June 1, 2010

Israel Will Become an Active Member of the Madrid Protocol as of September 1, 2010

Ronit Barzik-Soffer, Partner, Head of Trademarks Practice
Ronit Barzik-Soffer

Partner, Head of Trademarks Practice

Reinhold Cohn & Partners

On May 20, 2010, the Israeli Government decided to become an active member of the Madrid Protocol, with effect as of September 1, 2010. The implementation of the Madrid Protocol will trigger several important changes to the overall regime of trademark registration and maintenance in Israel. On September 1, 2010 some other changes in the Israeli trademark law will also come into effect. Some of the Madrid Protocol implications as well as some of the other changes are discussed in this newsletter.


The general advantages of the International Registration System are well known. Users of the International Registration System, who may already extend their International application to more than 80 countries, may soon extend it to Israel as well, thereby saving some of the filing costs, as well as some of the costs associated with renewals and with recordal of changes.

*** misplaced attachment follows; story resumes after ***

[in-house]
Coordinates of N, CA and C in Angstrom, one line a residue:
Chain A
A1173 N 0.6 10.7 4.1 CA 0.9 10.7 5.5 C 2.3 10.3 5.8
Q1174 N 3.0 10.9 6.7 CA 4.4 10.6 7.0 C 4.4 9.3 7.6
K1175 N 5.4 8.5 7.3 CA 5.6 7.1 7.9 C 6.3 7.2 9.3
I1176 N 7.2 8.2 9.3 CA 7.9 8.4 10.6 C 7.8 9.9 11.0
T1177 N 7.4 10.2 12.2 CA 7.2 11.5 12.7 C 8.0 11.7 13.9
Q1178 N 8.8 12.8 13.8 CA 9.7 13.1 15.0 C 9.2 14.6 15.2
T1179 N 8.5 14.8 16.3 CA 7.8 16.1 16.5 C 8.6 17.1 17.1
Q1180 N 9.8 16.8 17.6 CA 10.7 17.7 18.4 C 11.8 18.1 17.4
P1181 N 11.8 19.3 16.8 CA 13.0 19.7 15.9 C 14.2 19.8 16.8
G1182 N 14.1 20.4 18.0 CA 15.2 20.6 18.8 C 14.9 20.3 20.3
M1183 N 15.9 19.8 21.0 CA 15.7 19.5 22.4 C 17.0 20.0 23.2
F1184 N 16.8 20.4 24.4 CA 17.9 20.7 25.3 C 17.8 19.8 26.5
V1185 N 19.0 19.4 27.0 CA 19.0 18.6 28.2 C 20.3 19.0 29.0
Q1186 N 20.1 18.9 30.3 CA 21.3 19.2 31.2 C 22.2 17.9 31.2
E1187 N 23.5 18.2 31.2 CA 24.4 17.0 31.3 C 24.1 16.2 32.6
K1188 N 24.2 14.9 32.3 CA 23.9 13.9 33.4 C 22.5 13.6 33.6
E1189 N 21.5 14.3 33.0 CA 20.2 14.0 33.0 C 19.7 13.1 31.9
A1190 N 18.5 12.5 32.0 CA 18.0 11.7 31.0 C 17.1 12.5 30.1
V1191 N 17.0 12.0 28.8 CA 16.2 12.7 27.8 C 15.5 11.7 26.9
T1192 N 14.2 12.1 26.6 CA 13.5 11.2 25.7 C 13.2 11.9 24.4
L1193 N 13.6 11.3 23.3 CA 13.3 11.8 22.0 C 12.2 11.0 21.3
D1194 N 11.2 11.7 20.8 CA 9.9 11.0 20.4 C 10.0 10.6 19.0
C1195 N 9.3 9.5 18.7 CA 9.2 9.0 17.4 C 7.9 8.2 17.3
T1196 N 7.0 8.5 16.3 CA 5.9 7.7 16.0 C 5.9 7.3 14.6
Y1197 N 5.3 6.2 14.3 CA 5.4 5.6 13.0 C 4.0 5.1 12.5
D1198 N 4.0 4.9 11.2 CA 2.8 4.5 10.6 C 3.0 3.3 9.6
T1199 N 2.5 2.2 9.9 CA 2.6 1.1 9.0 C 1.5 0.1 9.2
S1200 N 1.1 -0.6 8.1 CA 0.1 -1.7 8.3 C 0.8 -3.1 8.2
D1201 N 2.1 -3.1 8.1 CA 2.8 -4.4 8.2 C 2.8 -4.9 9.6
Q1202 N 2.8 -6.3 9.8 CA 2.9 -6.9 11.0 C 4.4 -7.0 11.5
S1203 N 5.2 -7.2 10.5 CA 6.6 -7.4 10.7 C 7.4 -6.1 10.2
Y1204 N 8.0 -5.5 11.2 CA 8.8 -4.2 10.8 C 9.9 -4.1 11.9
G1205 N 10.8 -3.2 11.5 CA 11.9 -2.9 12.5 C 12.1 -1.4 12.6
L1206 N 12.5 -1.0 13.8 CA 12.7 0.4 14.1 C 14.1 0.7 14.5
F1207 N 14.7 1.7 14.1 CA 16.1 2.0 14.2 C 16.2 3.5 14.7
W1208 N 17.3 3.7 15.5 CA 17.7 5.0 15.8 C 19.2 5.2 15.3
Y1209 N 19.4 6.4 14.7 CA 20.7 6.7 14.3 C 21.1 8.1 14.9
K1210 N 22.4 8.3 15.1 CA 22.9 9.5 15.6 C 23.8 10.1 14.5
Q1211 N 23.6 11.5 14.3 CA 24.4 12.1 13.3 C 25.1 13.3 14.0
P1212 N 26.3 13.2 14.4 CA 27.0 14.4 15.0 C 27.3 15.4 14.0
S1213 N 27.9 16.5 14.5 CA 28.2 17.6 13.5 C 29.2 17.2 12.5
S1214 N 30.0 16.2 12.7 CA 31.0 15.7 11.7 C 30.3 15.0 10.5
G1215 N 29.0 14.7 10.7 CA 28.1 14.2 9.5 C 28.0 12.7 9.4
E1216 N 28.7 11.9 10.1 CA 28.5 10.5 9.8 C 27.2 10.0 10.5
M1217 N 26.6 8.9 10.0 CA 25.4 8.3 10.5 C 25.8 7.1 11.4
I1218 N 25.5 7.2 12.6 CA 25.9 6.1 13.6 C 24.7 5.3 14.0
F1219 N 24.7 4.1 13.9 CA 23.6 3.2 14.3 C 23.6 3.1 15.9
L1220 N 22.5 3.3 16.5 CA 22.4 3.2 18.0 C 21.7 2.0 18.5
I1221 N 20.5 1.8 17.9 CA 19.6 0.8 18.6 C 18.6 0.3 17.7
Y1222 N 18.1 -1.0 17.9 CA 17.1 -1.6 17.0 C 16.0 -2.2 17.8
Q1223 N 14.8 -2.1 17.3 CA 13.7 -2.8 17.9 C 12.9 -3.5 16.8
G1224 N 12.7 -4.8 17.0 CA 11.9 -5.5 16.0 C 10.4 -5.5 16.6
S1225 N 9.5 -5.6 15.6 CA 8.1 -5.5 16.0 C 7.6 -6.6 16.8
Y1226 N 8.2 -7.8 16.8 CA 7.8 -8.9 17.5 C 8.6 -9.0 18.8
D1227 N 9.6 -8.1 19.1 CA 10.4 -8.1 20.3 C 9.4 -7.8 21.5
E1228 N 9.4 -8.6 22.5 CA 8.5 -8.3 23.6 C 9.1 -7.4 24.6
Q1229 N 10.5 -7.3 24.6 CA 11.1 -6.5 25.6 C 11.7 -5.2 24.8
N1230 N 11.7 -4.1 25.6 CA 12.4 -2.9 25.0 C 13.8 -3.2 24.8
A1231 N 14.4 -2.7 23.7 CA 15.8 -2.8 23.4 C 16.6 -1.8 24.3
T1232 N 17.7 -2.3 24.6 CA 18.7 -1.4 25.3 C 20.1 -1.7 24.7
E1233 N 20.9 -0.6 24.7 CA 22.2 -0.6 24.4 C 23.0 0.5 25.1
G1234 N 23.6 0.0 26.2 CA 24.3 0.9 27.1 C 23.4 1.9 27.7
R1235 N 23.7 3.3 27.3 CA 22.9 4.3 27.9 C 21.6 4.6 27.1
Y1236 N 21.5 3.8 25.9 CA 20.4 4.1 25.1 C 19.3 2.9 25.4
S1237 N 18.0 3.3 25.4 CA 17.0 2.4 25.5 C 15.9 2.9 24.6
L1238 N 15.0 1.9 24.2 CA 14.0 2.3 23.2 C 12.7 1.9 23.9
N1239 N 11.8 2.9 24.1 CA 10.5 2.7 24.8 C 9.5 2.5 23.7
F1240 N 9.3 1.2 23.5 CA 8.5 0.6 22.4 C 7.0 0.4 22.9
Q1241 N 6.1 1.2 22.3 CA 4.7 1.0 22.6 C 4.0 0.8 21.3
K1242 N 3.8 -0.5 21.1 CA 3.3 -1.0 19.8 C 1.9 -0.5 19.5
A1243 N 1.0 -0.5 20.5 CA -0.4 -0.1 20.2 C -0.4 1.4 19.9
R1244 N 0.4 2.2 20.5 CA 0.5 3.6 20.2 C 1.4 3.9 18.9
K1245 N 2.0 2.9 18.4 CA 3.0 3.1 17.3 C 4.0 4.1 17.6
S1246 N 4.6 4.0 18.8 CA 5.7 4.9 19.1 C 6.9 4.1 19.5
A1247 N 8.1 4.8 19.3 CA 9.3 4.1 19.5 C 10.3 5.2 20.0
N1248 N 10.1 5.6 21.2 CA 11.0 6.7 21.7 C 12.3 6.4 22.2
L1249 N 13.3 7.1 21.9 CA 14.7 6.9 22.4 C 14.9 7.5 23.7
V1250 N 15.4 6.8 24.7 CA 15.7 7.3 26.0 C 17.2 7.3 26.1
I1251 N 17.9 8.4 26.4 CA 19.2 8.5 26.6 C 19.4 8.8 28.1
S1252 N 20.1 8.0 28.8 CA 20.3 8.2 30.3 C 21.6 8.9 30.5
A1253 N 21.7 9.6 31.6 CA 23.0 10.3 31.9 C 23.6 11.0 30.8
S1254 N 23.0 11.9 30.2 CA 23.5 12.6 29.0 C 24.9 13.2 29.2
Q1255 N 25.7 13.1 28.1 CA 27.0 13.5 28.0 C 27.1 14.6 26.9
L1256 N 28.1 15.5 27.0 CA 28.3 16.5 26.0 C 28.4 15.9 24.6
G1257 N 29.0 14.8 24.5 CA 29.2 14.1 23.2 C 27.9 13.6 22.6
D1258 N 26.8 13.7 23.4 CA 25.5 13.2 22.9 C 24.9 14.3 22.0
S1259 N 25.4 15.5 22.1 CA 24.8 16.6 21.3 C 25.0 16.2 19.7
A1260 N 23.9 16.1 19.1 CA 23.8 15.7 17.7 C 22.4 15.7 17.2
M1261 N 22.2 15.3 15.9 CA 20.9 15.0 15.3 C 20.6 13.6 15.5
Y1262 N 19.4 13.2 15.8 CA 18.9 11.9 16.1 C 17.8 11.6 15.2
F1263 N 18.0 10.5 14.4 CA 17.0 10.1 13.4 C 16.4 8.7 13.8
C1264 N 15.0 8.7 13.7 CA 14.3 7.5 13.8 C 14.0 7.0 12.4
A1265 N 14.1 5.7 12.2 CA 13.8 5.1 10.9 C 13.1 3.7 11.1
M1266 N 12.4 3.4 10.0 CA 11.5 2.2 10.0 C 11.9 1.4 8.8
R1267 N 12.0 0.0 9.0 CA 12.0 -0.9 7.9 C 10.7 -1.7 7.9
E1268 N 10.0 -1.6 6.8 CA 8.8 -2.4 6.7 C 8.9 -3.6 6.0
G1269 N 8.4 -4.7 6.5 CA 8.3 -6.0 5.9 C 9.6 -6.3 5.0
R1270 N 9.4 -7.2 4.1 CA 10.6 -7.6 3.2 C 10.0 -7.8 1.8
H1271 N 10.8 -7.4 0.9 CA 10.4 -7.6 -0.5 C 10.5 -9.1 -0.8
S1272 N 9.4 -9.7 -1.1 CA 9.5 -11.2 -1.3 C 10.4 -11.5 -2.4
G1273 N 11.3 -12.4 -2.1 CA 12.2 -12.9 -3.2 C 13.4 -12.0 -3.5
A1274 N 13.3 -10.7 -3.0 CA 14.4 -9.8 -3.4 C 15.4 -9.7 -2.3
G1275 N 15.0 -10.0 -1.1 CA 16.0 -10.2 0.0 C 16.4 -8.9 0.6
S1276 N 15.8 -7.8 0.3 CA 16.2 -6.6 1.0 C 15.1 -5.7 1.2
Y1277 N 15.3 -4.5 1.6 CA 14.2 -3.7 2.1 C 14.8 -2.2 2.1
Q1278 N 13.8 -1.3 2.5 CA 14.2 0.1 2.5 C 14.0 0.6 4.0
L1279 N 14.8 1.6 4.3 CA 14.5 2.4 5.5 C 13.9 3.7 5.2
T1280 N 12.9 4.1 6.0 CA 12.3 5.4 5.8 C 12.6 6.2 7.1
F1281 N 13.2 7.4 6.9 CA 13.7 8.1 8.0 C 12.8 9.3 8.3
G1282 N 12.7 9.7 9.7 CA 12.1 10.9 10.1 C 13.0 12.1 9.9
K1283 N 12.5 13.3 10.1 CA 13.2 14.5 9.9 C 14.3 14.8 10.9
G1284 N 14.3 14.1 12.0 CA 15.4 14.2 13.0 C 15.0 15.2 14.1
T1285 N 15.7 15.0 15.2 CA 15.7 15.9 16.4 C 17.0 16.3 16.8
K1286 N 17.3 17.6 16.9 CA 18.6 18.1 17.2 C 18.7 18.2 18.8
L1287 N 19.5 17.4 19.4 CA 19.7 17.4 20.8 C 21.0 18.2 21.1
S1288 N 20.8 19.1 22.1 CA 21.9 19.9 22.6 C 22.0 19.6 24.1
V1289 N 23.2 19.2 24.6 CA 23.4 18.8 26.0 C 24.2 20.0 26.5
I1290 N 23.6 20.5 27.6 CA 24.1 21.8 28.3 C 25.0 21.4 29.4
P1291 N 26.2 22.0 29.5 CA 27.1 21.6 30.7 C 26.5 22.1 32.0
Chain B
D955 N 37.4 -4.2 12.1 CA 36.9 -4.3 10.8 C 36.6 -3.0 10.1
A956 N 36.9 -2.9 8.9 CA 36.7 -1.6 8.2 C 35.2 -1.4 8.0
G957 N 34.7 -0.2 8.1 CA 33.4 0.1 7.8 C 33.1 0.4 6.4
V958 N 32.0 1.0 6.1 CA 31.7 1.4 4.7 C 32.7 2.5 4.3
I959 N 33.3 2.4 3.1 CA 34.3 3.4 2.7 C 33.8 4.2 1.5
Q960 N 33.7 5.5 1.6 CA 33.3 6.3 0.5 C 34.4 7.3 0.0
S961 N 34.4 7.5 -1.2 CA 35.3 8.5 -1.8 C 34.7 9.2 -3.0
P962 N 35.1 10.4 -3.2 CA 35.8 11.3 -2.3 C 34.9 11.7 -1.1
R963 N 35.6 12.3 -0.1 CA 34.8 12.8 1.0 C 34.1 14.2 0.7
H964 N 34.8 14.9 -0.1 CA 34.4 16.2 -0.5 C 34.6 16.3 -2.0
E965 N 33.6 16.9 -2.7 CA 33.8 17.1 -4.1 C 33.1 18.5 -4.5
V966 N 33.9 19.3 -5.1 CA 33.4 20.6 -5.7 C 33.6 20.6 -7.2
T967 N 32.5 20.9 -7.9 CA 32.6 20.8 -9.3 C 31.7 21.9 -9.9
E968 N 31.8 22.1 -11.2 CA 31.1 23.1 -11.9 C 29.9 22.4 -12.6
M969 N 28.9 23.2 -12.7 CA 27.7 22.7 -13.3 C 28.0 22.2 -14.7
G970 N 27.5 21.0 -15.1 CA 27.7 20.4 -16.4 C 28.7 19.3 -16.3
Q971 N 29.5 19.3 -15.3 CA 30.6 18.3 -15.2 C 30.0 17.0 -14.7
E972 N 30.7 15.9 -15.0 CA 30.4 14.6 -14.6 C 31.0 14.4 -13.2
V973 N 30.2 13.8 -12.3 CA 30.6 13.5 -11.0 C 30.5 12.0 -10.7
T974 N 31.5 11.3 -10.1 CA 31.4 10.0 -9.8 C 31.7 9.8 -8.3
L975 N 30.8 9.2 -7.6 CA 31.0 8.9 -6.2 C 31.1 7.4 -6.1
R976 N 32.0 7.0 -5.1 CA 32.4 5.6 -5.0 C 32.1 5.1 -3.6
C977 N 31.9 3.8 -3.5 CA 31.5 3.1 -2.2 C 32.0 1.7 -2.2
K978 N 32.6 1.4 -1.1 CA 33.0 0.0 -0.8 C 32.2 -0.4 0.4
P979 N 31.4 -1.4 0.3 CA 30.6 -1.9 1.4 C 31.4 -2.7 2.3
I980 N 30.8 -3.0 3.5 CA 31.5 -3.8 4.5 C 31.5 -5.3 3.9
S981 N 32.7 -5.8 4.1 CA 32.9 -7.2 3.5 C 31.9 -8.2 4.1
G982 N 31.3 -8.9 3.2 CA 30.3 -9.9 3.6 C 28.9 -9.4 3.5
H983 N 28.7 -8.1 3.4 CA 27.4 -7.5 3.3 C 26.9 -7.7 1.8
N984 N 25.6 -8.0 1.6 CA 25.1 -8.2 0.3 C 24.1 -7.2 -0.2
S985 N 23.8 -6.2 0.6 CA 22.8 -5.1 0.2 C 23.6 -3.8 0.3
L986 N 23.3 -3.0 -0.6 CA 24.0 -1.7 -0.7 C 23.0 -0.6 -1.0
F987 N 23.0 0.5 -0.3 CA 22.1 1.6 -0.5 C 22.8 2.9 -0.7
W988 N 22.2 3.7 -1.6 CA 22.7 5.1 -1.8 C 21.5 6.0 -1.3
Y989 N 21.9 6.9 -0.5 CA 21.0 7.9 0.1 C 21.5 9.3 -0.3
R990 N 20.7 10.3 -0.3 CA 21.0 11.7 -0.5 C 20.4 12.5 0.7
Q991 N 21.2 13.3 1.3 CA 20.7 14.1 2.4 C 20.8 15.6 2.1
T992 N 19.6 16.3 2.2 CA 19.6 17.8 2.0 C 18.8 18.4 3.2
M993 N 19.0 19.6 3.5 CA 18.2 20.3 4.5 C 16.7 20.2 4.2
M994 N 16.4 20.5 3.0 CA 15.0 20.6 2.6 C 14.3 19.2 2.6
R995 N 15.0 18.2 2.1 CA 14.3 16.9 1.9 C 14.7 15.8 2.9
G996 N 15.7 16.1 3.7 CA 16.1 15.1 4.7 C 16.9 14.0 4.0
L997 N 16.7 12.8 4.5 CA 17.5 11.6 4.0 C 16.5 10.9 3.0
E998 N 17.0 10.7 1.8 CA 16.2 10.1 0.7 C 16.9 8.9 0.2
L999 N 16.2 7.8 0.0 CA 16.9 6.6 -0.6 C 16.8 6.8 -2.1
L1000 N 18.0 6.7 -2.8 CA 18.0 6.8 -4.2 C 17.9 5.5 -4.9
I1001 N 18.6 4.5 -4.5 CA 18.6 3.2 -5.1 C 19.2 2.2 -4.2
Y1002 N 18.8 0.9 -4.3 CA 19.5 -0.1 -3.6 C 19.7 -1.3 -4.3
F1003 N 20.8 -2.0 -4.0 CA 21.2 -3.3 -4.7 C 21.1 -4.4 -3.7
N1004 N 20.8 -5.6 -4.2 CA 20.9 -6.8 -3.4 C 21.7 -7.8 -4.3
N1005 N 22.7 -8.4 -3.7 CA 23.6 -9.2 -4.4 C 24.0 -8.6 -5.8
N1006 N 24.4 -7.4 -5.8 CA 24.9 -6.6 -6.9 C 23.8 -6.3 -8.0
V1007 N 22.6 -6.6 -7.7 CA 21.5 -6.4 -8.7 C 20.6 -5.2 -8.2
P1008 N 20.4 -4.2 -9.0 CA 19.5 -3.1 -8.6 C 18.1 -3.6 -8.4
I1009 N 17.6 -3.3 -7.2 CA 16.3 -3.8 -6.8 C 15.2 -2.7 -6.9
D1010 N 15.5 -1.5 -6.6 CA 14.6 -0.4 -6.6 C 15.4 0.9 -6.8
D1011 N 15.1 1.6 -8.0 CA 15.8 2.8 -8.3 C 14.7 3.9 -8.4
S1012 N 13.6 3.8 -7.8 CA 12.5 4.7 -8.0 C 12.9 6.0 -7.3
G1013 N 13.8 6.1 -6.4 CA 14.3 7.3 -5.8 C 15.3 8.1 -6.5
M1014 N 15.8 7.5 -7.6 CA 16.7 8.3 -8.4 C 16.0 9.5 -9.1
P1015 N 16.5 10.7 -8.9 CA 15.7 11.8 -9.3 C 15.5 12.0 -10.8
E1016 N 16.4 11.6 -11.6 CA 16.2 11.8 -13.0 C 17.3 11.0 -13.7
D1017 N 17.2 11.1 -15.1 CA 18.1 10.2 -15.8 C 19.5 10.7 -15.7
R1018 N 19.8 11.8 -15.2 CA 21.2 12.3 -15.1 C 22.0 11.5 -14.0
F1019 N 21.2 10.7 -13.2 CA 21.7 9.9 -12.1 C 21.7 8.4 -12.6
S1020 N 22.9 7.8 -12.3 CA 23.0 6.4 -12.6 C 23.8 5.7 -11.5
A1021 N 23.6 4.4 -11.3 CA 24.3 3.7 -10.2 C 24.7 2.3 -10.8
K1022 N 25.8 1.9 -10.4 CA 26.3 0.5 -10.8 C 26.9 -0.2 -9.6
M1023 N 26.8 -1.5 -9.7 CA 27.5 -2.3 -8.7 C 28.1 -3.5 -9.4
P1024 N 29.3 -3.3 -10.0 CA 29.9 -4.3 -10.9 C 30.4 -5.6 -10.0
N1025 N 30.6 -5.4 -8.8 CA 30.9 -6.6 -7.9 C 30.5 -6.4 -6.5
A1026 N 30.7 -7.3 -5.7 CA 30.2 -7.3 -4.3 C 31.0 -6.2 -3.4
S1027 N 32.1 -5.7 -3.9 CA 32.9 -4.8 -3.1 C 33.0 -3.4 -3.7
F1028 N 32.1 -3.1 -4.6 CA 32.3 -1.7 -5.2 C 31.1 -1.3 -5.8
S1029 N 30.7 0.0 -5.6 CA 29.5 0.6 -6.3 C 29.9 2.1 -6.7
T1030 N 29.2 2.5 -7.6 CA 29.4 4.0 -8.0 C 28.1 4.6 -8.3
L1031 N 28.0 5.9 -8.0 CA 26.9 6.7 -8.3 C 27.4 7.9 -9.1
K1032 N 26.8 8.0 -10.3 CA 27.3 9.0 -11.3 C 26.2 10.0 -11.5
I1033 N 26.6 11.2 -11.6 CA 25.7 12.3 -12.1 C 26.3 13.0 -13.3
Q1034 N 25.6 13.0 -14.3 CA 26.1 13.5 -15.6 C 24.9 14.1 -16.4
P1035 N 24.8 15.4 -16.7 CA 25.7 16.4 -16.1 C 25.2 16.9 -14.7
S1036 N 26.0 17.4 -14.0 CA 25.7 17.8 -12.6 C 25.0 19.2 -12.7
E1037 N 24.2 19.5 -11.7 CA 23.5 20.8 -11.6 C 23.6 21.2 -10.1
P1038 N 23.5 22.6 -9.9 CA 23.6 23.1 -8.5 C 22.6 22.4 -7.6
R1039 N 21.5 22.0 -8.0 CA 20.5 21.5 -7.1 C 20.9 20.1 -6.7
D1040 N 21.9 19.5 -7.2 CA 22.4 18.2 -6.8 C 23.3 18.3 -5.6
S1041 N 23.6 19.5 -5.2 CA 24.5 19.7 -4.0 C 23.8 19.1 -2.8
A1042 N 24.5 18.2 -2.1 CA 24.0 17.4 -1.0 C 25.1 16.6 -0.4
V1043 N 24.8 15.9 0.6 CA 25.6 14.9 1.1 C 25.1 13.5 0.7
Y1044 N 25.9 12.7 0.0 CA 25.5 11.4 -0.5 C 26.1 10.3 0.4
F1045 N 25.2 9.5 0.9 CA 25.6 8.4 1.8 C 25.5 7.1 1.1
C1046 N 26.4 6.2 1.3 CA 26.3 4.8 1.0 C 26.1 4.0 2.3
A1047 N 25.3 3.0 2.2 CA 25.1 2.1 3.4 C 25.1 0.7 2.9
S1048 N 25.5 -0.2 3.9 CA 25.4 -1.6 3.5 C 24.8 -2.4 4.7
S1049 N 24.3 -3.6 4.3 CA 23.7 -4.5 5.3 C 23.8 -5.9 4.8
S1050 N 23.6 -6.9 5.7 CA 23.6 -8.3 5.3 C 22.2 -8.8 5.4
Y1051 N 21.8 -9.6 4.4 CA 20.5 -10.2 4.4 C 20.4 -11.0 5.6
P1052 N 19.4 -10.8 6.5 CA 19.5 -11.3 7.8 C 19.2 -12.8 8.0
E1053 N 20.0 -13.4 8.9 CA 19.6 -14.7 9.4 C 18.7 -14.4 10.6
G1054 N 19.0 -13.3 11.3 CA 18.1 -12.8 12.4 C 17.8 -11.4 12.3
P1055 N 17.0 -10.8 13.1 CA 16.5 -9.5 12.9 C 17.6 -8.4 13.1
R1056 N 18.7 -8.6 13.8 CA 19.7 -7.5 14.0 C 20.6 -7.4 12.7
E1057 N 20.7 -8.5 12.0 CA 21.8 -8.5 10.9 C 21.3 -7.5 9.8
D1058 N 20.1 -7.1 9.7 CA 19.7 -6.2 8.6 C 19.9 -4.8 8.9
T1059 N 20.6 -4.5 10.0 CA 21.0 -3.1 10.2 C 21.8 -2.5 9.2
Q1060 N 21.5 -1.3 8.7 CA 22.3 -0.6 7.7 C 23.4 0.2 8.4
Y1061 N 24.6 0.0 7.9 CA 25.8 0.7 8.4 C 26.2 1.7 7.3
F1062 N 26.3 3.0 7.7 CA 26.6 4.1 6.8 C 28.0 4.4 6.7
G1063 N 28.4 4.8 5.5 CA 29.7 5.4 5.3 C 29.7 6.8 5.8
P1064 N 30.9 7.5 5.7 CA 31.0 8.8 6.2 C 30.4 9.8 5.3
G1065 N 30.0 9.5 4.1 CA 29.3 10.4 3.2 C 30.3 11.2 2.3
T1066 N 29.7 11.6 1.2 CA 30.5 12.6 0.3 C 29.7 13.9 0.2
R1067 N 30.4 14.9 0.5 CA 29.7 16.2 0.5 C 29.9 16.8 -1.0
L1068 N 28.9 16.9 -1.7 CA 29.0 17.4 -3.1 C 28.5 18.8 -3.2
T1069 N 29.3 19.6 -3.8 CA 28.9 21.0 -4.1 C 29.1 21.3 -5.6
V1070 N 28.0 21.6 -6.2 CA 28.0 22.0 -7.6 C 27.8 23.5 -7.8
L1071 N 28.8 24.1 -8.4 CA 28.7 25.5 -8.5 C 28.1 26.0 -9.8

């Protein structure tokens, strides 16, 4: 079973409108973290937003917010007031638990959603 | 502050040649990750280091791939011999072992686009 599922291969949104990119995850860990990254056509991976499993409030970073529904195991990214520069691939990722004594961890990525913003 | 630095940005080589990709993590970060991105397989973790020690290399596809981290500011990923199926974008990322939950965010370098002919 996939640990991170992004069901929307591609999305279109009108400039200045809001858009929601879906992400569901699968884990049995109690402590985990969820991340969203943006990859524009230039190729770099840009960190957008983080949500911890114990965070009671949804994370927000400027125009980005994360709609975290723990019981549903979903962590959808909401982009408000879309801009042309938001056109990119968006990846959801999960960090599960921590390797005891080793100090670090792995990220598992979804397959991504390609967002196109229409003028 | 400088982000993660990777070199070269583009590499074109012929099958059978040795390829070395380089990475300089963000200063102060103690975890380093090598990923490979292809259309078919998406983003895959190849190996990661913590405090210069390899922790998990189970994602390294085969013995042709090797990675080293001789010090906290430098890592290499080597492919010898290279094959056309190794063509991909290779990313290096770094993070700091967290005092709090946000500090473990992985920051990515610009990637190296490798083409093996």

Israel is an examining country, meaning that a trademark application is examined and may be challenged based both on absolute and on relative grounds of registerability. Strict examination standards are applied by the Israeli Trademark Office in matters of inherent registerability and distinctiveness, particularly in respect of non-traditional marks. Moreover, even when the mark as a whole is inherently registerable, acceptance is often subject to a disclaimer of the exclusive right in certain components of the mark. The Office also applies a relatively strict policy in respect of the description of goods and services, allowing very wide descriptions only in exceptional cases. Relative rights, namely registerability vis-à-vis earlier registrations and applications, are also being examined by the Israeli Trademarks Office.

Occasionally, local obstacles to registration may surface, even where corresponding marks in other jurisdictions were not considered a registration bar, due to the differences between the Latin script and the Hebrew script1.

Seeking trademark protection in Israel through an extension of an International trademark may, no doubt, involve some cost-saving at the filing stage. However, many such designations to Israel are expected to be initially refused by the Office while applying the examination standards briefly discussed above, with the consequent need of trademark applicants to engage in active prosecution with the associated examination-related costs.

In summary, while those applicants currently using the Madrid Protocol should naturally wish to designate Israel as well, as part of this process, rather than filing nationally in Israel, they should nonetheless carefully consider the specific trademark concerned in the Israeli context. In any event, proceeding via the Madrid Protocol would not obviate the need to clear the mark by a local availability search.